The article “Should you transfer your DC pension plan to a discount brokerage?” was originally published in MoneySense on May 8, 2023. Photo by Ono Kosuki from Pexels.

Can you transfer funds out of your registered pension plan (RPP) and invest them yourself to reduce investment fees? Find out.

” I have been with the same employer for nearly 20 years and have participated in the company’s DC RPP for nearly that whole time. 

A few years back I consolidated the majority of my different investment accounts—RRSP, TFSA and unregistered—by moving them all to a discount brokerage. While I have no plans to leave my employer, I’d love to find a way to move the RPP funds to save on the fees. I’m looking to maintain the nature of the RPP but move it out into the discount brokerage so that I can take the MER from 1% or more down to 0.2% and save myself a few thousand dollars a year in fees.” Shawn

It sounds like you are embracing do-it-yourself (DIY) investing, Shawn. It is not for everyone but is easier and more accessible now than ever. Saving on fees is a benefit. There are risks, though, like improper diversification, impulsive buying or selling, and not understanding a particular investment or product.

You can make transfers between retirement accounts on a tax-deferred basis by completing paperwork at the receiving institution. However, there may be restrictions on making transfers between some accounts.

Can you withdraw or transfer money from an RPP?

In your case, Shawn, you are looking to transfer from a registered pension plan (RPP), more commonly known as a defined contribution (DC) pension plan. When you transfer funds out of a DC pension, they can only go to another pension or to a locked-in RRSP. A locked-in RRSP or locked-in retirement account (LIRA) has restrictions on withdrawals that are in line with the restrictions on pension plan withdrawals—namely, no withdrawals before age 55, maximum annual withdrawals and limited exceptions.

However, as an active member of the pension, I doubt you are eligible to make a transfer. Every plan is different, but pensions generally only allow transfers once a member is no longer active due to changing employers or retirement.

Group RRSP accounts are different. I have seen some group RRSPs that allow transfers out to personal RRSPs even while the account holder is still working for the company. Sometimes, there may be restrictions, like only employee contributions can be transferred (not the employer’s matching contributions).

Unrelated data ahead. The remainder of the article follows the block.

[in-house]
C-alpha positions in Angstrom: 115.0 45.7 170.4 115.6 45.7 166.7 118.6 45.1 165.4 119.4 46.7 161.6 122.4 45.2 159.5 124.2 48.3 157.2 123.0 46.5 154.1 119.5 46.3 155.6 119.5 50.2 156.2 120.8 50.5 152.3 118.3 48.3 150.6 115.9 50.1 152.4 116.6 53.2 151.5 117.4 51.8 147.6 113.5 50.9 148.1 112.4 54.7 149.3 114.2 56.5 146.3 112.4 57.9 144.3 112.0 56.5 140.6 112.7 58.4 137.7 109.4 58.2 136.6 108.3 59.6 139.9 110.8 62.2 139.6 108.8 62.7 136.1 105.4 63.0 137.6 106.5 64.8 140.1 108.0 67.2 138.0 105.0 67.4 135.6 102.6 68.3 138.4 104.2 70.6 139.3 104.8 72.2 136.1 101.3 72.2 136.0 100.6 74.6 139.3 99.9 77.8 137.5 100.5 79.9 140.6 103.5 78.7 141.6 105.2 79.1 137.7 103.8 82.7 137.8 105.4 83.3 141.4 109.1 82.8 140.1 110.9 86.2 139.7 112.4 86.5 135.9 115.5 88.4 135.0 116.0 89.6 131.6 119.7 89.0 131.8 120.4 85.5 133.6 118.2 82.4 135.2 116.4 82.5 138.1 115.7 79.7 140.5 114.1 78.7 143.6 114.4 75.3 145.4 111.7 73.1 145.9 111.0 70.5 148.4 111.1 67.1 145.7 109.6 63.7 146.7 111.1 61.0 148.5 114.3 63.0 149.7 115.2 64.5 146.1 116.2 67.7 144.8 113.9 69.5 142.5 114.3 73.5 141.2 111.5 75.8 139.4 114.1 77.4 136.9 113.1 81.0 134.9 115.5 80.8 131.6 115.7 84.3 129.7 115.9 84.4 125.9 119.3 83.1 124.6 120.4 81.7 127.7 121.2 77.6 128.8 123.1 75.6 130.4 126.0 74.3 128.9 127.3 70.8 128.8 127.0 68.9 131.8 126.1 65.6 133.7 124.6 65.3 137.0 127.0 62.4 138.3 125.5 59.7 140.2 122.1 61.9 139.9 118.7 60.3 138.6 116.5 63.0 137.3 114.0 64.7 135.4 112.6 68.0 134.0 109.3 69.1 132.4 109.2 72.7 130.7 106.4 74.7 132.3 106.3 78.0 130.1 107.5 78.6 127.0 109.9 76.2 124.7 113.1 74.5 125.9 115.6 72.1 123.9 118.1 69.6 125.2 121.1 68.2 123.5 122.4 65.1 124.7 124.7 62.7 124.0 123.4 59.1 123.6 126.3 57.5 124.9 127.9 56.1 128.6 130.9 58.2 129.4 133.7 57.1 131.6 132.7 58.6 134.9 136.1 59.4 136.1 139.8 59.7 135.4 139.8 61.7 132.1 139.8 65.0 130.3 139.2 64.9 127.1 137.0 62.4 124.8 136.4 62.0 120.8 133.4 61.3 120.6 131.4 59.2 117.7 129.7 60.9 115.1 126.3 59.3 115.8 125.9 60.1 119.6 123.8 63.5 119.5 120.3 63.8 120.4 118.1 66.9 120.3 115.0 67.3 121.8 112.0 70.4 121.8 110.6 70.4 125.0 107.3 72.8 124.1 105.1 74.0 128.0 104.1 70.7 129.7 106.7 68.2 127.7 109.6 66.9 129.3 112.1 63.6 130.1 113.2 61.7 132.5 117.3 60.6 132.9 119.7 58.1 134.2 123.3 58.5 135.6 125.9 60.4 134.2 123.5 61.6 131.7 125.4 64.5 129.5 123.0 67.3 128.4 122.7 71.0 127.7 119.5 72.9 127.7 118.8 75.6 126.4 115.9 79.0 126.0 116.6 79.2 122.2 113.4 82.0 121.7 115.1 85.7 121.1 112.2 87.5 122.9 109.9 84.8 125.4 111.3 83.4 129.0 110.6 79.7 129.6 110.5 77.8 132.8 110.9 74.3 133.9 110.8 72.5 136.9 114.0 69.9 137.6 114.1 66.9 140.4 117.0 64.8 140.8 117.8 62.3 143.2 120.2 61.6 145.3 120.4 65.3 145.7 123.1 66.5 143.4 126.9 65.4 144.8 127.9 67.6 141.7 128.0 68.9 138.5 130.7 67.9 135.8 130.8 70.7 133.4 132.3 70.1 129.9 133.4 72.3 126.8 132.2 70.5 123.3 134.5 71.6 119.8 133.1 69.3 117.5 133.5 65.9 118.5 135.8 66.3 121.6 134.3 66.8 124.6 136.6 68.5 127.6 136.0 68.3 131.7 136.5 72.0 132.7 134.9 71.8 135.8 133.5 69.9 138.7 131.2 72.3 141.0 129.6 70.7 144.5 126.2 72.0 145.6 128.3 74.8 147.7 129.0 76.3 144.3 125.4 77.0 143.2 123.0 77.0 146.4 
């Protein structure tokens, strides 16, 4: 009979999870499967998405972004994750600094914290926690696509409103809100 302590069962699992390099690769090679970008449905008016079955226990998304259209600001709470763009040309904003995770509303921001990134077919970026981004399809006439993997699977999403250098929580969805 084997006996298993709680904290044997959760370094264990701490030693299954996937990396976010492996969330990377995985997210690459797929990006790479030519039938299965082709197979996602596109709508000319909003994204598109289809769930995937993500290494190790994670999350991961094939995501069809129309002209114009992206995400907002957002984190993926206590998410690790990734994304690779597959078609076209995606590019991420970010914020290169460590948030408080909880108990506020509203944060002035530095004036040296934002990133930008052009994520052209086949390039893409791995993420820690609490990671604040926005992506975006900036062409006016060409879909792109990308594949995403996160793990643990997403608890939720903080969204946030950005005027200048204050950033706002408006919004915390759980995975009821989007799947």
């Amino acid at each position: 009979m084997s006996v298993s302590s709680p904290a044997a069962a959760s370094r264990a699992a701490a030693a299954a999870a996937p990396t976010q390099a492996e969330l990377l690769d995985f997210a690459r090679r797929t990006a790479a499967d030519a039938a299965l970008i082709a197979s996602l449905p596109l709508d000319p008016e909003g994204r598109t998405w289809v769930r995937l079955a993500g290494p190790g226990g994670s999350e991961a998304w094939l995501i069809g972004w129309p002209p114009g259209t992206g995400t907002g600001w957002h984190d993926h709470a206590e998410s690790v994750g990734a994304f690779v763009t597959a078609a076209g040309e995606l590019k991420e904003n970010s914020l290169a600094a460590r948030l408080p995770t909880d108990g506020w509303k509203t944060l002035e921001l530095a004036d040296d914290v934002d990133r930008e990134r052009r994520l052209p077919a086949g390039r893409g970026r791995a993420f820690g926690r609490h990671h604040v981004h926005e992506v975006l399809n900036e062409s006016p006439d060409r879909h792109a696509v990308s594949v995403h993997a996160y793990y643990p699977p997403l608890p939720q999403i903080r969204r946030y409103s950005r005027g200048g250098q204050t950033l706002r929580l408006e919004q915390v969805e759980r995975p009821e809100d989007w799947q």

So, I think you will be unable to make a transfer, Shawn, until you leave or retire.

How much should you pay in mutual fund fees (MERs)?

Paying 1% in mutual fund fees is relatively good when the average mutual fund management expense ratio (MER) fee in Canada is closer to 2%. Some DC pensions and group RRSPs have more competitive fees in the 0.5% range, especially if the plan includes passively managed index funds.

I think your best bet would be to try to manage your overall investments in the most efficient way. In other words, if you are buying individual North American stocks in your discount brokerage account, consider having an overweight to a global stock mutual fund in your DC pension. (“Overweight” means to hold a large proportion of an asset in your portfolio.) If there is a low-cost U.S. index fund offered in your plan, consider an overweight to U.S. stocks in the account. You would hold less of the asset class being overweighted in your pension than you would in your discount brokerage accounts.

You could also talk to your employer about the investment fees. This may prompt them to speak to your pension provider to try to negotiate better fees for the employee group. If the current company cannot or will not offer lower fees, your employer could consider a switch to a more competitive alternative.

In the short run, Shawn, you may not be able to lower your fees for your workplace plan. You should at least make the contributions required to get all the matching contributions you can from your employer. If you are making any additional contributions that are unmatched, you could consider redirecting them to your self-directed accounts instead.

Jason Heath is a fee-only, advice-only Certified Financial Planner (CFP) at Objective Financial Partners Inc. in Toronto. He does not sell any financial products whatsoever.